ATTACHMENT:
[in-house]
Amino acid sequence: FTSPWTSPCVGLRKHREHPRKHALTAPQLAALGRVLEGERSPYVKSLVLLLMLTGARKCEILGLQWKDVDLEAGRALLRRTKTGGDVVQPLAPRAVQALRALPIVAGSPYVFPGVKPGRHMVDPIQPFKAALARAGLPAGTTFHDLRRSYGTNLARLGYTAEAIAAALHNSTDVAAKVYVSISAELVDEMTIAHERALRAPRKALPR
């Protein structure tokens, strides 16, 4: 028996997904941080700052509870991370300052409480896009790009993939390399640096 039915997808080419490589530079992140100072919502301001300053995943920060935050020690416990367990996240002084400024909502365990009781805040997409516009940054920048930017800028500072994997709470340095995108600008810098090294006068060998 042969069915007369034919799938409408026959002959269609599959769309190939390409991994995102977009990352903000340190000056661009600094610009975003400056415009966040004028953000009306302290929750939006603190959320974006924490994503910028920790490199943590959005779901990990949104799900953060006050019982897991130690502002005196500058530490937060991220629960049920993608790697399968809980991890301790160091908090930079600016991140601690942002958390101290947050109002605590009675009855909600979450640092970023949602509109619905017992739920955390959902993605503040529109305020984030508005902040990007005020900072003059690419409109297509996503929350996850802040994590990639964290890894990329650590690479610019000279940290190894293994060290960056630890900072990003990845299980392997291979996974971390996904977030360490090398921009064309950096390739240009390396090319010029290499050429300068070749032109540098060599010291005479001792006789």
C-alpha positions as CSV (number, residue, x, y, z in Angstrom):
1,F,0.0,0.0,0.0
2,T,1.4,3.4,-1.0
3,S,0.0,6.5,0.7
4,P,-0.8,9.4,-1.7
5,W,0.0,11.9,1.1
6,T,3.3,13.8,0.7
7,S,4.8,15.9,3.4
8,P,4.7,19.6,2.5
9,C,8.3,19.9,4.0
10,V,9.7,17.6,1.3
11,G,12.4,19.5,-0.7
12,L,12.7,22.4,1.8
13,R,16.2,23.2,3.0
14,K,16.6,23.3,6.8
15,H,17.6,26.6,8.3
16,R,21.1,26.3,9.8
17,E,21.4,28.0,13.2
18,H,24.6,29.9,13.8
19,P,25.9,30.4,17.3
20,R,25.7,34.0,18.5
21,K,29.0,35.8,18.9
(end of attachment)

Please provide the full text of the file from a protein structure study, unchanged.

[in-house]
Amino acid sequence: FTSPWTSPCVGLRKHREHPRKHALTAPQLAALGRVLEGERSPYVKSLVLLLMLTGARKCEILGLQWKDVDLEAGRALLRRTKTGGDVVQPLAPRAVQALRALPIVAGSPYVFPGVKPGRHMVDPIQPFKAALARAGLPAGTTFHDLRRSYGTNLARLGYTAEAIAAALHNSTDVAAKVYVSISAELVDEMTIAHERALRAPRKALPR
């Protein structure tokens, strides 16, 4: 028996997904941080700052509870991370300052409480896009790009993939390399640096 039915997808080419490589530079992140100072919502301001300053995943920060935050020690416990367990996240002084400024909502365990009781805040997409516009940054920048930017800028500072994997709470340095995108600008810098090294006068060998 042969069915007369034919799938409408026959002959269609599959769309190939390409991994995102977009990352903000340190000056661009600094610009975003400056415009966040004028953000009306302290929750939006603190959320974006924490994503910028920790490199943590959005779901990990949104799900953060006050019982897991130690502002005196500058530490937060991220629960049920993608790697399968809980991890301790160091908090930079600016991140601690942002958390101290947050109002605590009675009855909600979450640092970023949602509109619905017992739920955390959902993605503040529109305020984030508005902040990007005020900072003059690419409109297509996503929350996850802040994590990639964290890894990329650590690479610019000279940290190894293994060290960056630890900072990003990845299980392997291979996974971390996904977030360490090398921009064309950096390739240009390396090319010029290499050429300068070749032109540098060599010291005479001792006789």
C-alpha positions as CSV (number, residue, x, y, z in Angstrom):
1,F,0.0,0.0,0.0
2,T,1.4,3.4,-1.0
3,S,0.0,6.5,0.7
4,P,-0.8,9.4,-1.7
5,W,0.0,11.9,1.1
6,T,3.3,13.8,0.7
7,S,4.8,15.9,3.4
8,P,4.7,19.6,2.5
9,C,8.3,19.9,4.0
10,V,9.7,17.6,1.3
11,G,12.4,19.5,-0.7
12,L,12.7,22.4,1.8
13,R,16.2,23.2,3.0
14,K,16.6,23.3,6.8
15,H,17.6,26.6,8.3
16,R,21.1,26.3,9.8
17,E,21.4,28.0,13.2
18,H,24.6,29.9,13.8
19,P,25.9,30.4,17.3
20,R,25.7,34.0,18.5
21,K,29.0,35.8,18.9